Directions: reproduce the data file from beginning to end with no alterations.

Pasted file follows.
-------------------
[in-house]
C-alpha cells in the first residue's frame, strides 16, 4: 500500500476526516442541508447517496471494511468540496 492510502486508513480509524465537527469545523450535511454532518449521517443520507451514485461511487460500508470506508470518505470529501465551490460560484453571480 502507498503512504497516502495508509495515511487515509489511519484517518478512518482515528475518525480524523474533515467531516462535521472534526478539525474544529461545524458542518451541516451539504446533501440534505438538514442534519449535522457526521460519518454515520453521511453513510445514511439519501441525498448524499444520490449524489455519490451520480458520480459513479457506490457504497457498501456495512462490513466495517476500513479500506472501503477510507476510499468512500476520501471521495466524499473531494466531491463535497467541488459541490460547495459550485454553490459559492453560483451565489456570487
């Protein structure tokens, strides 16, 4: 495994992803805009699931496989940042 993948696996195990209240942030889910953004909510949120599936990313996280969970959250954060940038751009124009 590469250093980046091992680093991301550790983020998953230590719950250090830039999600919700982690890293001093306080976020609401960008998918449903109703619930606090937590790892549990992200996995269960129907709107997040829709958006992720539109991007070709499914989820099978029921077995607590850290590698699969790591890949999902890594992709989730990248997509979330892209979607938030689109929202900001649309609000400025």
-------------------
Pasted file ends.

[in-house]
C-alpha cells in the first residue's frame, strides 16, 4: 500500500476526516442541508447517496471494511468540496 492510502486508513480509524465537527469545523450535511454532518449521517443520507451514485461511487460500508470506508470518505470529501465551490460560484453571480 502507498503512504497516502495508509495515511487515509489511519484517518478512518482515528475518525480524523474533515467531516462535521472534526478539525474544529461545524458542518451541516451539504446533501440534505438538514442534519449535522457526521460519518454515520453521511453513510445514511439519501441525498448524499444520490449524489455519490451520480458520480459513479457506490457504497457498501456495512462490513466495517476500513479500506472501503477510507476510499468512500476520501471521495466524499473531494466531491463535497467541488459541490460547495459550485454553490459559492453560483451565489456570487
């Protein structure tokens, strides 16, 4: 495994992803805009699931496989940042 993948696996195990209240942030889910953004909510949120599936990313996280969970959250954060940038751009124009 590469250093980046091992680093991301550790983020998953230590719950250090830039999600919700982690890293001093306080976020609401960008998918449903109703619930606090937590790892549990992200996995269960129907709107997040829709958006992720539109991007070709499914989820099978029921077995607590850290590698699969790591890949999902890594992709989730990248997509979330892209979607938030689109929202900001649309609000400025």